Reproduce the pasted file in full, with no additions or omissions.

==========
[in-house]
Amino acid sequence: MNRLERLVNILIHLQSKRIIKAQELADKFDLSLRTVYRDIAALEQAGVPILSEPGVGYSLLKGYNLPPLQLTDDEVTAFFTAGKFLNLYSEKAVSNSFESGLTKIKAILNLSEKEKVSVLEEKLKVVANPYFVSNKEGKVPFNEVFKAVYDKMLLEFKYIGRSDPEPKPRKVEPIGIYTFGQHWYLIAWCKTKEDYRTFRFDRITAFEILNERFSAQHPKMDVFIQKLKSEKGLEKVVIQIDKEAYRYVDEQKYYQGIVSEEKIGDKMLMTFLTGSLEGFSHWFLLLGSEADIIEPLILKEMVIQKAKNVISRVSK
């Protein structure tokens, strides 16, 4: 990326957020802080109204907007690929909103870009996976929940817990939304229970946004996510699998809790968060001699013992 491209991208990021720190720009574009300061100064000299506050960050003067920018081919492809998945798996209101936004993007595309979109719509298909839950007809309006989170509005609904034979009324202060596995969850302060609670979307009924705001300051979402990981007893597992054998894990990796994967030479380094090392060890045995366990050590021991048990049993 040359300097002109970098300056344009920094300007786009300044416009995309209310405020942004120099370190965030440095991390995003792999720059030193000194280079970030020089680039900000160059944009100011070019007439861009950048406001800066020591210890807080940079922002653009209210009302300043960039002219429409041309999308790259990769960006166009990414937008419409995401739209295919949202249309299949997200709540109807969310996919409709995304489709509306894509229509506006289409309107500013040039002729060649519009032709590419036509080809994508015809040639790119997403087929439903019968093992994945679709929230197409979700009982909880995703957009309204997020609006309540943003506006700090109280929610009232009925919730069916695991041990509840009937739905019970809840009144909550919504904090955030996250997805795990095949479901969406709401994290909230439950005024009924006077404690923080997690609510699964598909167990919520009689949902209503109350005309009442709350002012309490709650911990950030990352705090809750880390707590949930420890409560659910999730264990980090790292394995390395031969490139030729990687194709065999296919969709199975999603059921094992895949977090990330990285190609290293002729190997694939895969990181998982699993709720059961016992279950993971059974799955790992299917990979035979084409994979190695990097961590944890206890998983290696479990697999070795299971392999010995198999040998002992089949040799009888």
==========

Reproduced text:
[in-house]
Amino acid sequence: MNRLERLVNILIHLQSKRIIKAQELADKFDLSLRTVYRDIAALEQAGVPILSEPGVGYSLLKGYNLPPLQLTDDEVTAFFTAGKFLNLYSEKAVSNSFESGLTKIKAILNLSEKEKVSVLEEKLKVVANPYFVSNKEGKVPFNEVFKAVYDKMLLEFKYIGRSDPEPKPRKVEPIGIYTFGQHWYLIAWCKTKEDYRTFRFDRITAFEILNERFSAQHPKMDVFIQKLKSEKGLEKVVIQIDKEAYRYVDEQKYYQGIVSEEKIGDKMLMTFLTGSLEGFSHWFLLLGSEADIIEPLILKEMVIQKAKNVISRVSK
């Protein structure tokens, strides 16, 4: 990326957020802080109204907007690929909103870009996976929940817990939304229970946004996510699998809790968060001699013992 491209991208990021720190720009574009300061100064000299506050960050003067920018081919492809998945798996209101936004993007595309979109719509298909839950007809309006989170509005609904034979009324202060596995969850302060609670979307009924705001300051979402990981007893597992054998894990990796994967030479380094090392060890045995366990050590021991048990049993 040359300097002109970098300056344009920094300007786009300044416009995309209310405020942004120099370190965030440095991390995003792999720059030193000194280079970030020089680039900000160059944009100011070019007439861009950048406001800066020591210890807080940079922002653009209210009302300043960039002219429409041309999308790259990769960006166009990414937008419409995401739209295919949202249309299949997200709540109807969310996919409709995304489709509306894509229509506006289409309107500013040039002729060649519009032709590419036509080809994508015809040639790119997403087929439903019968093992994945679709929230197409979700009982909880995703957009309204997020609006309540943003506006700090109280929610009232009925919730069916695991041990509840009937739905019970809840009144909550919504904090955030996250997805795990095949479901969406709401994290909230439950005024009924006077404690923080997690609510699964598909167990919520009689949902209503109350005309009442709350002012309490709650911990950030990352705090809750880390707590949930420890409560659910999730264990980090790292394995390395031969490139030729990687194709065999296919969709199975999603059921094992895949977090990330990285190609290293002729190997694939895969990181998982699993709720059961016992279950993971059974799955790992299917990979035979084409994979190695990097961590944890206890998983290696479990697999070795299971392999010995198999040998002992089949040799009888």